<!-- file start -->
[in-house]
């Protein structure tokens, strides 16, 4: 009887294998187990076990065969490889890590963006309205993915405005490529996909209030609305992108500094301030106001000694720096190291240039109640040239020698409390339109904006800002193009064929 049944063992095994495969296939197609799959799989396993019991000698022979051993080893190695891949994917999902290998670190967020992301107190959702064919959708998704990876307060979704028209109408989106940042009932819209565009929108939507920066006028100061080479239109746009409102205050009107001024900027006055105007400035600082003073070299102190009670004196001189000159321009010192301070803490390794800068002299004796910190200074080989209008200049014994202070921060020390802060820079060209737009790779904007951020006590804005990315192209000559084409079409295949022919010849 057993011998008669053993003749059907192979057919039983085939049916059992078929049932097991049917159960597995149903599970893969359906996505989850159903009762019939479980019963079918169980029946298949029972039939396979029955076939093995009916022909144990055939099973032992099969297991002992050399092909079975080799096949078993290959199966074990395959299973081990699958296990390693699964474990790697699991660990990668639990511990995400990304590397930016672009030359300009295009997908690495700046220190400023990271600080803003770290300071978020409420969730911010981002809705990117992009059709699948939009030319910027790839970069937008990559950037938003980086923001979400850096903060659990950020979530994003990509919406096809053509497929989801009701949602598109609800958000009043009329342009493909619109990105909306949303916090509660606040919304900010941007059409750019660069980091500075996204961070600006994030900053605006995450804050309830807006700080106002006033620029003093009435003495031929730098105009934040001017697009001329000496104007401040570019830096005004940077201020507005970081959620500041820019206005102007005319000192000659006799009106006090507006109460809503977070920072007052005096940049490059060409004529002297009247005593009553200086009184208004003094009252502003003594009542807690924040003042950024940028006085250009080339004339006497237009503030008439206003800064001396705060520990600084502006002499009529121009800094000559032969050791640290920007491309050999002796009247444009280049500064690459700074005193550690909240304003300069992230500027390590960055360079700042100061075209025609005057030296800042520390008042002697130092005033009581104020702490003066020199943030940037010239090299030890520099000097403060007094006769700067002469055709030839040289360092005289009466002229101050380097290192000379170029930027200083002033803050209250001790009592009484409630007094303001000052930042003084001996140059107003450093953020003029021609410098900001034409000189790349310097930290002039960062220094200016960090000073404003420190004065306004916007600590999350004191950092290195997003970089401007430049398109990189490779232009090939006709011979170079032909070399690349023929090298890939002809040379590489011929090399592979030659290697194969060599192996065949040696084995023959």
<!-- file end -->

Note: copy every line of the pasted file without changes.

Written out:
[in-house]
């Protein structure tokens, strides 16, 4: 009887294998187990076990065969490889890590963006309205993915405005490529996909209030609305992108500094301030106001000694720096190291240039109640040239020698409390339109904006800002193009064929 049944063992095994495969296939197609799959799989396993019991000698022979051993080893190695891949994917999902290998670190967020992301107190959702064919959708998704990876307060979704028209109408989106940042009932819209565009929108939507920066006028100061080479239109746009409102205050009107001024900027006055105007400035600082003073070299102190009670004196001189000159321009010192301070803490390794800068002299004796910190200074080989209008200049014994202070921060020390802060820079060209737009790779904007951020006590804005990315192209000559084409079409295949022919010849 057993011998008669053993003749059907192979057919039983085939049916059992078929049932097991049917159960597995149903599970893969359906996505989850159903009762019939479980019963079918169980029946298949029972039939396979029955076939093995009916022909144990055939099973032992099969297991002992050399092909079975080799096949078993290959199966074990395959299973081990699958296990390693699964474990790697699991660990990668639990511990995400990304590397930016672009030359300009295009997908690495700046220190400023990271600080803003770290300071978020409420969730911010981002809705990117992009059709699948939009030319910027790839970069937008990559950037938003980086923001979400850096903060659990950020979530994003990509919406096809053509497929989801009701949602598109609800958000009043009329342009493909619109990105909306949303916090509660606040919304900010941007059409750019660069980091500075996204961070600006994030900053605006995450804050309830807006700080106002006033620029003093009435003495031929730098105009934040001017697009001329000496104007401040570019830096005004940077201020507005970081959620500041820019206005102007005319000192000659006799009106006090507006109460809503977070920072007052005096940049490059060409004529002297009247005593009553200086009184208004003094009252502003003594009542807690924040003042950024940028006085250009080339004339006497237009503030008439206003800064001396705060520990600084502006002499009529121009800094000559032969050791640290920007491309050999002796009247444009280049500064690459700074005193550690909240304003300069992230500027390590960055360079700042100061075209025609005057030296800042520390008042002697130092005033009581104020702490003066020199943030940037010239090299030890520099000097403060007094006769700067002469055709030839040289360092005289009466002229101050380097290192000379170029930027200083002033803050209250001790009592009484409630007094303001000052930042003084001996140059107003450093953020003029021609410098900001034409000189790349310097930290002039960062220094200016960090000073404003420190004065306004916007600590999350004191950092290195997003970089401007430049398109990189490779232009090939006709011979170079032909070399690349023929090298890939002809040379590489011929090399592979030659290697194969060599192996065949040696084995023959």